Mid-Season Review: The Rotation | The Process Report

Mid-Season Review: The Rotation

The All-Star Break is here. The Rays are 55-41, 2 1/2 games back of the division lead, and sit atop the American League’s Wild Card standings by half a game. Here is a look at the performance of Tampa Bay’s rotation:

David Price: The reigning American League Cy Young winner was off to a rough start even before a triceps injury wiped out six weeks of his season. Getting injured is never good, but the time off seemed to do well for Price. He returned just in time to feast on the soft part of the Rays schedule. The lefty was extremely efficient upon his return, and despite the weaker competition, he exhibited a process that should be successful against better lineups: spotting fastballs glove-side, working his cutter arm-side, and dropping changeups and breaking balls in between.

Matt Moore: An All Star for the first time in his career. Despite the solid record and ERA, the most impressive part of Moore’s first half was the maturity and growth showed after a horrendous three-start stretch. Armed with a plus fastball and good breaking ball, the southpaw has become a company man, embracing his changeup more and more; so much so he is now throwing it against fellow left-handers.

Roberto Hernandez: The Hernandez experience proves that not everything Andrew Friedman touches turns to gold. That said, the big right-hander has not been a sack of coal either. Brought in to bring some stability to the back-end of the rotation, Hernandez has averaged six innings per start. He is using his alternative pitches (changeup and breaking ball) more which has led to an increase in strikeouts and fewer walks. Half of the balls put in play against him stay on the ground, but when he leaves the ball elevated, he has been hit a hard.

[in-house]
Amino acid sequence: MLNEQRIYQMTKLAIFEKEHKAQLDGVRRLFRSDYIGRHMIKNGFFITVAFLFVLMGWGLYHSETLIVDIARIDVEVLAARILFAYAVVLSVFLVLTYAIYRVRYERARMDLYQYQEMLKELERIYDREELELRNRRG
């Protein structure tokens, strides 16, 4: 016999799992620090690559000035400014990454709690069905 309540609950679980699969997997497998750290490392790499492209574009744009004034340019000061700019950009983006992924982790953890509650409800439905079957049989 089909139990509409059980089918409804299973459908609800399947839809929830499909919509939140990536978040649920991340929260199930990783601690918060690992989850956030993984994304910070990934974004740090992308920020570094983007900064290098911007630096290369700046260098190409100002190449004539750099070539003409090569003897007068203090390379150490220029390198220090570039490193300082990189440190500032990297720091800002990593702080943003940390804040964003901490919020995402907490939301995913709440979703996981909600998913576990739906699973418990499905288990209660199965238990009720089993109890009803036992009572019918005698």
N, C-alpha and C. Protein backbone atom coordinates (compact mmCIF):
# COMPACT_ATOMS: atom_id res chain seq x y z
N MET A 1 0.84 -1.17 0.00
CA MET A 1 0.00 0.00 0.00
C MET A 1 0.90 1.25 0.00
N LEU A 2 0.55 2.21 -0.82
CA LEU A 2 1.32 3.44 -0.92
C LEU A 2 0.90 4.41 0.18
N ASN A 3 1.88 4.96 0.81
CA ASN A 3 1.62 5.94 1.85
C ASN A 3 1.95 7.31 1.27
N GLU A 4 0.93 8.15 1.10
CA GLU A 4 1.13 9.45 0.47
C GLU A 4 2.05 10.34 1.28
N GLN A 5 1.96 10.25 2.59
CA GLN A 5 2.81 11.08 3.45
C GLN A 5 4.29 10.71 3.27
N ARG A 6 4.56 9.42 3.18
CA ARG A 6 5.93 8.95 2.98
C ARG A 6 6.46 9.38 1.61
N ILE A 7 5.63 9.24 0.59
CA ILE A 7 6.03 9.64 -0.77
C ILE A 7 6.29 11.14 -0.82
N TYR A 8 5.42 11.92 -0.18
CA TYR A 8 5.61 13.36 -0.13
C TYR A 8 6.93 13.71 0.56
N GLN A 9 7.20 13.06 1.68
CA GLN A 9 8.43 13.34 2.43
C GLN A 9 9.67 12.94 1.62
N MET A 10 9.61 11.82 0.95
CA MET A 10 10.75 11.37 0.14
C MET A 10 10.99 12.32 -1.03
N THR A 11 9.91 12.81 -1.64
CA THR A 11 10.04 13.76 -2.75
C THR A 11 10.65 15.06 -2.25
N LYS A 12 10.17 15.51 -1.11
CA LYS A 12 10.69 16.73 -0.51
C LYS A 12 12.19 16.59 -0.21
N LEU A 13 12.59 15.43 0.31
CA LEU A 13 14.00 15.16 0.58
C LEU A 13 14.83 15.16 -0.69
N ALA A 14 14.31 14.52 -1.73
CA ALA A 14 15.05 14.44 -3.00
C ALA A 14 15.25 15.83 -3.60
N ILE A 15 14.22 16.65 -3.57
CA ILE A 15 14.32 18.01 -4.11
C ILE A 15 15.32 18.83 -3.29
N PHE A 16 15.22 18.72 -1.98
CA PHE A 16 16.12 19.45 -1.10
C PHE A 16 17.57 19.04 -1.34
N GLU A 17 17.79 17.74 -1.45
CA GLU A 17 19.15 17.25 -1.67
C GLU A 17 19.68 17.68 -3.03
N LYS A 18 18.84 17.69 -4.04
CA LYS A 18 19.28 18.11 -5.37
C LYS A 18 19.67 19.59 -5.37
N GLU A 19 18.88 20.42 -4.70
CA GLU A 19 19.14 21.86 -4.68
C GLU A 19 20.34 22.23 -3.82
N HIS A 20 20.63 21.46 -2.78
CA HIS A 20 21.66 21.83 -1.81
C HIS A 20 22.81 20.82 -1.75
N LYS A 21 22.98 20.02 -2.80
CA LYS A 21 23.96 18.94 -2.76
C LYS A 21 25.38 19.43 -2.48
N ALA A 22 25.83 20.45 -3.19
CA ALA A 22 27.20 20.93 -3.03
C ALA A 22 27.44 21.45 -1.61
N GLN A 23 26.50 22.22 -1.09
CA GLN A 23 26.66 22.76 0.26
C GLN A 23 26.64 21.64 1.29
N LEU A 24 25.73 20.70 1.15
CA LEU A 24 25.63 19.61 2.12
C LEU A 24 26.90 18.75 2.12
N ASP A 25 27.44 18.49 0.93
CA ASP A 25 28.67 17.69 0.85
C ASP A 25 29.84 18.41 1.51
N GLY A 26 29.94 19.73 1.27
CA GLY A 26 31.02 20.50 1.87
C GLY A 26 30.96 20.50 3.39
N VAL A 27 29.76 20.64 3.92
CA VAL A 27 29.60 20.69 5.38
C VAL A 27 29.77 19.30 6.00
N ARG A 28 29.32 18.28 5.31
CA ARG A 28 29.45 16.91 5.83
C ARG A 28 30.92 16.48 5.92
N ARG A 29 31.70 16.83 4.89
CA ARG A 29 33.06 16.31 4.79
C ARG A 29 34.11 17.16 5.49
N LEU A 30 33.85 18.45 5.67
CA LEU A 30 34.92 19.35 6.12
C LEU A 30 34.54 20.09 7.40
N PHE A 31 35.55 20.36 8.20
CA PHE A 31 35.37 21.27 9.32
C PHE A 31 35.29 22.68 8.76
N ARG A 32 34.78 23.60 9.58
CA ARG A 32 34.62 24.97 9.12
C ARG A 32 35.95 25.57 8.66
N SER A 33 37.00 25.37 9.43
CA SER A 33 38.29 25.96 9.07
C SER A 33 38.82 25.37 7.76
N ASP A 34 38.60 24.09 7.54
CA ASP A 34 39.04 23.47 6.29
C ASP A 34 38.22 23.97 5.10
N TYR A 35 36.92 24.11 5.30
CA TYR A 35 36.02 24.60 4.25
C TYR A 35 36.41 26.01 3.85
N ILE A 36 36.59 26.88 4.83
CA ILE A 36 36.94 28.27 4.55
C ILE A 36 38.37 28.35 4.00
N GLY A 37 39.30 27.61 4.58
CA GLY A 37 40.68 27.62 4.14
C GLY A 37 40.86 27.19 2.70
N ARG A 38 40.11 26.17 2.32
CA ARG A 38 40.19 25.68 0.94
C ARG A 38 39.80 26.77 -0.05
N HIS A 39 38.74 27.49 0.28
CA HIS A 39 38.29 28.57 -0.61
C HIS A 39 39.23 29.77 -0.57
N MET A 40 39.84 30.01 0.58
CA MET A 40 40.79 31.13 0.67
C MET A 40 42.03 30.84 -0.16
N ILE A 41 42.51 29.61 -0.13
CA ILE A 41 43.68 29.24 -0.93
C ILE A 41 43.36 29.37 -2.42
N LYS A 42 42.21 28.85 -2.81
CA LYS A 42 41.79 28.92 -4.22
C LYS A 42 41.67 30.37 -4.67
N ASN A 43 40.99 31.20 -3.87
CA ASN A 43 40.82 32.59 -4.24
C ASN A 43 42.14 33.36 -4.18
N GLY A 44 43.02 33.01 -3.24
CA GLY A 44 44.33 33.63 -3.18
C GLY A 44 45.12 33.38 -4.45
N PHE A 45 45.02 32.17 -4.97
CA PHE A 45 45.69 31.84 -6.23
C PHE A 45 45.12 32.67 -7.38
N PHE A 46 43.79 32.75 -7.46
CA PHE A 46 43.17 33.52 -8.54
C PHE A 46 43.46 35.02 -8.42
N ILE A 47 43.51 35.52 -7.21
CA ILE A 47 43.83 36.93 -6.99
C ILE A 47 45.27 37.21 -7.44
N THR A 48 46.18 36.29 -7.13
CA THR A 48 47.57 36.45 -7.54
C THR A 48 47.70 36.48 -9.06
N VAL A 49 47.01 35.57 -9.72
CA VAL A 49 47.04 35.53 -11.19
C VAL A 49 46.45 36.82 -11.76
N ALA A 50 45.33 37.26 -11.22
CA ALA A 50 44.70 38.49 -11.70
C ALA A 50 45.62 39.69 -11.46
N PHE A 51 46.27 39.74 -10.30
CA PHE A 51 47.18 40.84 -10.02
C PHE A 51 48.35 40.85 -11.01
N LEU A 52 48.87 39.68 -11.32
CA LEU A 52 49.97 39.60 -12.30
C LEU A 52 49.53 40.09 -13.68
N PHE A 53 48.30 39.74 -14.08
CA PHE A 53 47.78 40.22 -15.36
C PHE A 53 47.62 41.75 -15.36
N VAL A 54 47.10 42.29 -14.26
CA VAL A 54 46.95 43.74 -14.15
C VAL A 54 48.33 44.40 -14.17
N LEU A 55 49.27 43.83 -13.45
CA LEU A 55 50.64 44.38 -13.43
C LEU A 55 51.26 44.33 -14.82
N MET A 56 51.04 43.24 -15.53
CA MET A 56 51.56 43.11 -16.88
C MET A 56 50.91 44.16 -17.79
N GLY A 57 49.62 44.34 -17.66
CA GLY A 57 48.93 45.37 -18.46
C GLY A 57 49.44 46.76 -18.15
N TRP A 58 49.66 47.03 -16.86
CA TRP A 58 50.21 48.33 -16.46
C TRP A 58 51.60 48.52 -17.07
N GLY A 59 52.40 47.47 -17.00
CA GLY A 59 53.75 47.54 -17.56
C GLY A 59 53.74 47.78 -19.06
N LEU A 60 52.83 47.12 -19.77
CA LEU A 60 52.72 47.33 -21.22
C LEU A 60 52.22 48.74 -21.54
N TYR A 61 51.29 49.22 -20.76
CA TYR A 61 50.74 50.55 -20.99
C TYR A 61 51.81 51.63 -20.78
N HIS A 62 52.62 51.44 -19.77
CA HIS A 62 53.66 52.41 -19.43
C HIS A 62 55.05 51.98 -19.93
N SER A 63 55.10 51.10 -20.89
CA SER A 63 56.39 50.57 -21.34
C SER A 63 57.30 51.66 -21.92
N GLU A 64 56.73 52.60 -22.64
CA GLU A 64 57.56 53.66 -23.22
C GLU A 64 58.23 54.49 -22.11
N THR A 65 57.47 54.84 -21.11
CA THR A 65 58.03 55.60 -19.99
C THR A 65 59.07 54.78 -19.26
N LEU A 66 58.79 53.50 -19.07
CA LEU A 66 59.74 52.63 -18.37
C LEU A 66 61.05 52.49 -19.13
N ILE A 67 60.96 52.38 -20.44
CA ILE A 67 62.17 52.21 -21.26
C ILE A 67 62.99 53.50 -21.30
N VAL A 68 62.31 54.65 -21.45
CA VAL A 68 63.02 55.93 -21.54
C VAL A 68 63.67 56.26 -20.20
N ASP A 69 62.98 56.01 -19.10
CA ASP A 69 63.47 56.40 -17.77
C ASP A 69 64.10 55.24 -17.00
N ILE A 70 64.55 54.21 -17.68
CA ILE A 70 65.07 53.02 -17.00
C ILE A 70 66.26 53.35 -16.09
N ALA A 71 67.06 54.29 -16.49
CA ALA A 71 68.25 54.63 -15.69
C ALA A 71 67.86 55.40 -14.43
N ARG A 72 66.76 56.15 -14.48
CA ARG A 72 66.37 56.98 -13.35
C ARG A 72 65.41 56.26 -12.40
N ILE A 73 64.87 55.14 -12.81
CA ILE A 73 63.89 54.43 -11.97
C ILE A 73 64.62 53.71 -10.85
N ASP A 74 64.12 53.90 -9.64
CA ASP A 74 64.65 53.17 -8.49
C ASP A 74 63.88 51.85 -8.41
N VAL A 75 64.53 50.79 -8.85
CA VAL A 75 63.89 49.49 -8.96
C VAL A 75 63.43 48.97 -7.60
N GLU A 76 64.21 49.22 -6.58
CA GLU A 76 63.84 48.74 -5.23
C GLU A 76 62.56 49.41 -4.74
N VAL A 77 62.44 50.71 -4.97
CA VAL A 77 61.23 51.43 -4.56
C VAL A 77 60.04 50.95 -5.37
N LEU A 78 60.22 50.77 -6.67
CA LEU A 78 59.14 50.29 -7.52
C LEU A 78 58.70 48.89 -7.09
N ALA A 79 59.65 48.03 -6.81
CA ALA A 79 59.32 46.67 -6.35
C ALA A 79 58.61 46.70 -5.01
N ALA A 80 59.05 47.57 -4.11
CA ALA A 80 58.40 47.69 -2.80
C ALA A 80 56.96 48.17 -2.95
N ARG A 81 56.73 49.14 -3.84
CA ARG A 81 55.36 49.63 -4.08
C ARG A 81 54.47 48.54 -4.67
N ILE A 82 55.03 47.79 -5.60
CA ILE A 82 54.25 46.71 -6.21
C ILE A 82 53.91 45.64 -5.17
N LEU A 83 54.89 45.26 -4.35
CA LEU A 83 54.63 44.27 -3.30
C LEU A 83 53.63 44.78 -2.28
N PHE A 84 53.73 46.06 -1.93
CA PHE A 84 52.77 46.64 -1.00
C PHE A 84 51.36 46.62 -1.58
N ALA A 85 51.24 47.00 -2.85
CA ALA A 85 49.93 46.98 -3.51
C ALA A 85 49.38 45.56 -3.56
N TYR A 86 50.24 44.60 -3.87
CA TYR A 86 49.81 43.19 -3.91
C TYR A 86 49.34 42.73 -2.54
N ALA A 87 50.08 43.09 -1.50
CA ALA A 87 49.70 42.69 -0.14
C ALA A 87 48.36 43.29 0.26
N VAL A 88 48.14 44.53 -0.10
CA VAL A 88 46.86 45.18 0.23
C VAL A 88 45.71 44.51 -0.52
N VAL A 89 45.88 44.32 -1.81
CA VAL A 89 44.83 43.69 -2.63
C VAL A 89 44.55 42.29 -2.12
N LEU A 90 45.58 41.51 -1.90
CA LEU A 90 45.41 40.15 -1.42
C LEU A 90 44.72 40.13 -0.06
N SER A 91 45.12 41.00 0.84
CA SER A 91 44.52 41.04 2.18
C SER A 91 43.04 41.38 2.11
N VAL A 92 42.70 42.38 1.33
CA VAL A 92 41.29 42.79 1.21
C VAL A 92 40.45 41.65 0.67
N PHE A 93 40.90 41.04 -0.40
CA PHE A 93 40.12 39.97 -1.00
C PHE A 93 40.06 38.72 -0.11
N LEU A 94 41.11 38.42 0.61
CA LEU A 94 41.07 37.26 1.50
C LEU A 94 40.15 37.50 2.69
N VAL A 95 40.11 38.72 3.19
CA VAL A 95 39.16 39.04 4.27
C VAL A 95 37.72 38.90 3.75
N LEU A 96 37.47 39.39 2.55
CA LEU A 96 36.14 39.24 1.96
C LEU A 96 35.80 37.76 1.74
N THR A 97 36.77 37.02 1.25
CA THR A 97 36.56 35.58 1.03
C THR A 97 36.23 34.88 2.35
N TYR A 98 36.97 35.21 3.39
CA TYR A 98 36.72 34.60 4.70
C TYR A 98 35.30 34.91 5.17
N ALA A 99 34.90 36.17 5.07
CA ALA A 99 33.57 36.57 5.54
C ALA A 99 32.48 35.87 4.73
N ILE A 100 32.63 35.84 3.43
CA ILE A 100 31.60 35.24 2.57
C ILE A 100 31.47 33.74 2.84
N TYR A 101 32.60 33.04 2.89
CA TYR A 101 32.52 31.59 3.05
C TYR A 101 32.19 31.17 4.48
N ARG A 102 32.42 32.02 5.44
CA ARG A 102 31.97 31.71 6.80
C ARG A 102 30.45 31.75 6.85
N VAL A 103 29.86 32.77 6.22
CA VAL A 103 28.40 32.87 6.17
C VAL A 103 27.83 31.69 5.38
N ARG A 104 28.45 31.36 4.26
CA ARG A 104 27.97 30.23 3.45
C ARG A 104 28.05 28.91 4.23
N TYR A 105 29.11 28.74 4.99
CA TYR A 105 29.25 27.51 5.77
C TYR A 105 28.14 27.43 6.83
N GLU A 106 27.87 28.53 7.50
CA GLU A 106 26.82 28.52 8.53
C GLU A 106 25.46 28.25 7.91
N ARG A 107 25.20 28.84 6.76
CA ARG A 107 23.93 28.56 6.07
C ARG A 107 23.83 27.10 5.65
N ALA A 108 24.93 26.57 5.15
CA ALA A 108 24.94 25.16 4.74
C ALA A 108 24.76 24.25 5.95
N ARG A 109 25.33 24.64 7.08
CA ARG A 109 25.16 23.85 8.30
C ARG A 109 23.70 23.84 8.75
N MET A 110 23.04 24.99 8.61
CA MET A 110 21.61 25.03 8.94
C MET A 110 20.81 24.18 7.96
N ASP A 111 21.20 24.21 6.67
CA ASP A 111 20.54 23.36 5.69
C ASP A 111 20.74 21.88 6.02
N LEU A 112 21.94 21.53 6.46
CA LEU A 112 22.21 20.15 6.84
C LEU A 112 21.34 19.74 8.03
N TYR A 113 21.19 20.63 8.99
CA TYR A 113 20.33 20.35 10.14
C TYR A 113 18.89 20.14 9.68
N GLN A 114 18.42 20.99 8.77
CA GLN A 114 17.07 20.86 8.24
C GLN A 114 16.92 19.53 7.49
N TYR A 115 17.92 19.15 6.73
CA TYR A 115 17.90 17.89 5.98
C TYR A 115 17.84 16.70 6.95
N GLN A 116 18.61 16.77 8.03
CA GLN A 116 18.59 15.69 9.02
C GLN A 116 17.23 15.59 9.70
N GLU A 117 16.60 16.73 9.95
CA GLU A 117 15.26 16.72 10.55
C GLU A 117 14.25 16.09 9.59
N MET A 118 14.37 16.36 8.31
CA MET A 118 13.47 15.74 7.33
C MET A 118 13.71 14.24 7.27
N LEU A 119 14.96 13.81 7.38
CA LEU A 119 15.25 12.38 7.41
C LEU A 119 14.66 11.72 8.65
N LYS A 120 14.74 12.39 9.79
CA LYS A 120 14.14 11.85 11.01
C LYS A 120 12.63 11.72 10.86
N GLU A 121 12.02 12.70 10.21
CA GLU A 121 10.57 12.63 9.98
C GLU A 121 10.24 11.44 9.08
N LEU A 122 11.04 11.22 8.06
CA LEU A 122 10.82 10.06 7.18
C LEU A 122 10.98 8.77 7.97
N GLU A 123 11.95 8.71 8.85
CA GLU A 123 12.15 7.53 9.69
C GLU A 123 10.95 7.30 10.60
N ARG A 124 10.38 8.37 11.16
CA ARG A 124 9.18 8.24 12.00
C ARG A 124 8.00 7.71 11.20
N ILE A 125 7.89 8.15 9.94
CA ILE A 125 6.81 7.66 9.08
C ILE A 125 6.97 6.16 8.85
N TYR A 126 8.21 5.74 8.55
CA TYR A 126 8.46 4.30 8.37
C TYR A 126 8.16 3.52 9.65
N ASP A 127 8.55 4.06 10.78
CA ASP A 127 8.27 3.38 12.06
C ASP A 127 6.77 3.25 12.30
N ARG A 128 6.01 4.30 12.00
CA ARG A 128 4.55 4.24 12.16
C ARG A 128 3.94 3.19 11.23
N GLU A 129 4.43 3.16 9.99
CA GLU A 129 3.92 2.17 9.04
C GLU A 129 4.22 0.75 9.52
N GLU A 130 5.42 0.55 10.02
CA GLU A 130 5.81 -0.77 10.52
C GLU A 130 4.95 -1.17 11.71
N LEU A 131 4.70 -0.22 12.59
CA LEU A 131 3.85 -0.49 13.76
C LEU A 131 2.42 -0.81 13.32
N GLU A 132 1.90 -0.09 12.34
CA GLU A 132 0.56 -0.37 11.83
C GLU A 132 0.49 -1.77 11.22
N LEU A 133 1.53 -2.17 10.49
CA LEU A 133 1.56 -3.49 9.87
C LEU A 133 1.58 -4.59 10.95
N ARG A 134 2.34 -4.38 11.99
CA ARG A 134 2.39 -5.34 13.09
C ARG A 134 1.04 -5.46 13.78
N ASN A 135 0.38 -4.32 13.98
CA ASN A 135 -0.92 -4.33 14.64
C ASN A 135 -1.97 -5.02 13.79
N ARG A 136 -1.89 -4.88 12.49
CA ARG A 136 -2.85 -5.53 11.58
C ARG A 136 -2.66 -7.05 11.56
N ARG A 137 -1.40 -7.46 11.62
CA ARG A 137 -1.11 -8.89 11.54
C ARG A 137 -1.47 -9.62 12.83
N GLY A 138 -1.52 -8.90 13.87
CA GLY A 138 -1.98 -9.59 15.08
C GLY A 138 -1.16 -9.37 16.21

Jeremy Hellickson: After years of outperforming his peripheral statistics, those with crystal balls have perennially predicted regression for Hellickson. He struggled early in the season, especially while pitching with the lead, but got on a roll in June. In a twist, Hellickson’s support stats are now better than his ERA. His changeup remains one of the better pitches of its kind and has been a two-strike weapon. His current strikeout-to-walk rate would be a full-season best for him.

Alex Cobb: The best news from Cobb’s first half is that he is okay after taking a line drive to the head in June. Prior to the injury, he was the Rays’ most consistent – and arguably best – starter, picking up the baton from the similarly skilled James Shields. Like Shields, he uses his secondary pitches in primary counts and vice versa. Do not be surprised if the Rays target Cobb, as they did with Shields, as a potential extension candidate.

Chris Archer: In the final two weeks leading in to the break, Archer flourished against weaker competition. That said, he has always had the tools to be a front-end starter. His changeup is becoming a nuisance for opposing hitters and his four-seam fastball is providing more stability in the strike zone. The hope is he takes the information learned during this most recent stretch – both mental and the muscle memory of throwing strikes – and excels as the opposing talent increases in the second half.

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  1. […] Price’s mid-season review, Tommy noted the left-hander was “extremely efficient upon his return,” and that he […]

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